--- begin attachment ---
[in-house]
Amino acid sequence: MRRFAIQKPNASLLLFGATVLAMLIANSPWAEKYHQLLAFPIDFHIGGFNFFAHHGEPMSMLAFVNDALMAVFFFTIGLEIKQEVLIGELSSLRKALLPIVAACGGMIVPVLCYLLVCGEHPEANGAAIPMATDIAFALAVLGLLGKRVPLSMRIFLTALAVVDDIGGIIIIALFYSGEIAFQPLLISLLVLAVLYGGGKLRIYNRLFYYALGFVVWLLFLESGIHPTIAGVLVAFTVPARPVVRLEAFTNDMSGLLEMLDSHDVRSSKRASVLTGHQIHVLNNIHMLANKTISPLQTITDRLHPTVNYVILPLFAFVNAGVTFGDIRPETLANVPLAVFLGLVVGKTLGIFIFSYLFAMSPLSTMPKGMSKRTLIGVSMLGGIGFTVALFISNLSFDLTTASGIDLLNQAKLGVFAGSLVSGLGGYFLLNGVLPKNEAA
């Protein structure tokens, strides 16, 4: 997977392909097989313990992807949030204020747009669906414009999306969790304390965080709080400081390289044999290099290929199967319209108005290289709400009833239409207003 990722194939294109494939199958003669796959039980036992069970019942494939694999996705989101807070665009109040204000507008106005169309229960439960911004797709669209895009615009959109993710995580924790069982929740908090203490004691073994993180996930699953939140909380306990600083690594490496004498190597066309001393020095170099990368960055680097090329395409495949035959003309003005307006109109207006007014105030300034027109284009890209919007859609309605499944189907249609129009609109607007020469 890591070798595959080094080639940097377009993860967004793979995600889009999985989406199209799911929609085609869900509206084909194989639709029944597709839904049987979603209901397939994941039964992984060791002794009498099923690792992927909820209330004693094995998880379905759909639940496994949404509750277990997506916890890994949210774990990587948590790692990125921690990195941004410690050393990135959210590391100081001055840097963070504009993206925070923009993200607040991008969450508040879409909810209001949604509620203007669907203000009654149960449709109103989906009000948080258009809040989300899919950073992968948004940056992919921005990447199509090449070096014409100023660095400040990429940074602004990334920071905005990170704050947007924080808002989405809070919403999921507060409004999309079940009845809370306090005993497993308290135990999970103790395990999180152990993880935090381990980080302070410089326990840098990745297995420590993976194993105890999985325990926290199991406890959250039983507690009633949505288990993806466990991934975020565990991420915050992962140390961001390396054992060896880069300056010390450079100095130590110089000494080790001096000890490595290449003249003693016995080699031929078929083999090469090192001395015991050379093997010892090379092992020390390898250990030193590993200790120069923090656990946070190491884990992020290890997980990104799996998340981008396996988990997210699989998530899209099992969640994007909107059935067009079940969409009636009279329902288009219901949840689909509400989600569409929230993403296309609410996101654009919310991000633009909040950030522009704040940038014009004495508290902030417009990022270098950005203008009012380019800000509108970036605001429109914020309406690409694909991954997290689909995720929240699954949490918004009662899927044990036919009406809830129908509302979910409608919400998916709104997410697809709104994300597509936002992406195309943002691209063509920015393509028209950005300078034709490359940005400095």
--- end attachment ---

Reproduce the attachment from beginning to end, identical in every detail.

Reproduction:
[in-house]
Amino acid sequence: MRRFAIQKPNASLLLFGATVLAMLIANSPWAEKYHQLLAFPIDFHIGGFNFFAHHGEPMSMLAFVNDALMAVFFFTIGLEIKQEVLIGELSSLRKALLPIVAACGGMIVPVLCYLLVCGEHPEANGAAIPMATDIAFALAVLGLLGKRVPLSMRIFLTALAVVDDIGGIIIIALFYSGEIAFQPLLISLLVLAVLYGGGKLRIYNRLFYYALGFVVWLLFLESGIHPTIAGVLVAFTVPARPVVRLEAFTNDMSGLLEMLDSHDVRSSKRASVLTGHQIHVLNNIHMLANKTISPLQTITDRLHPTVNYVILPLFAFVNAGVTFGDIRPETLANVPLAVFLGLVVGKTLGIFIFSYLFAMSPLSTMPKGMSKRTLIGVSMLGGIGFTVALFISNLSFDLTTASGIDLLNQAKLGVFAGSLVSGLGGYFLLNGVLPKNEAA
């Protein structure tokens, strides 16, 4: 997977392909097989313990992807949030204020747009669906414009999306969790304390965080709080400081390289044999290099290929199967319209108005290289709400009833239409207003 990722194939294109494939199958003669796959039980036992069970019942494939694999996705989101807070665009109040204000507008106005169309229960439960911004797709669209895009615009959109993710995580924790069982929740908090203490004691073994993180996930699953939140909380306990600083690594490496004498190597066309001393020095170099990368960055680097090329395409495949035959003309003005307006109109207006007014105030300034027109284009890209919007859609309605499944189907249609129009609109607007020469 890591070798595959080094080639940097377009993860967004793979995600889009999985989406199209799911929609085609869900509206084909194989639709029944597709839904049987979603209901397939994941039964992984060791002794009498099923690792992927909820209330004693094995998880379905759909639940496994949404509750277990997506916890890994949210774990990587948590790692990125921690990195941004410690050393990135959210590391100081001055840097963070504009993206925070923009993200607040991008969450508040879409909810209001949604509620203007669907203000009654149960449709109103989906009000948080258009809040989300899919950073992968948004940056992919921005990447199509090449070096014409100023660095400040990429940074602004990334920071905005990170704050947007924080808002989405809070919403999921507060409004999309079940009845809370306090005993497993308290135990999970103790395990999180152990993880935090381990980080302070410089326990840098990745297995420590993976194993105890999985325990926290199991406890959250039983507690009633949505288990993806466990991934975020565990991420915050992962140390961001390396054992060896880069300056010390450079100095130590110089000494080790001096000890490595290449003249003693016995080699031929078929083999090469090192001395015991050379093997010892090379092992020390390898250990030193590993200790120069923090656990946070190491884990992020290890997980990104799996998340981008396996988990997210699989998530899209099992969640994007909107059935067009079940969409009636009279329902288009219901949840689909509400989600569409929230993403296309609410996101654009919310991000633009909040950030522009704040940038014009004495508290902030417009990022270098950005203008009012380019800000509108970036605001429109914020309406690409694909991954997290689909995720929240699954949490918004009662899927044990036919009406809830129908509302979910409608919400998916709104997410697809709104994300597509936002992406195309943002691209063509920015393509028209950005300078034709490359940005400095």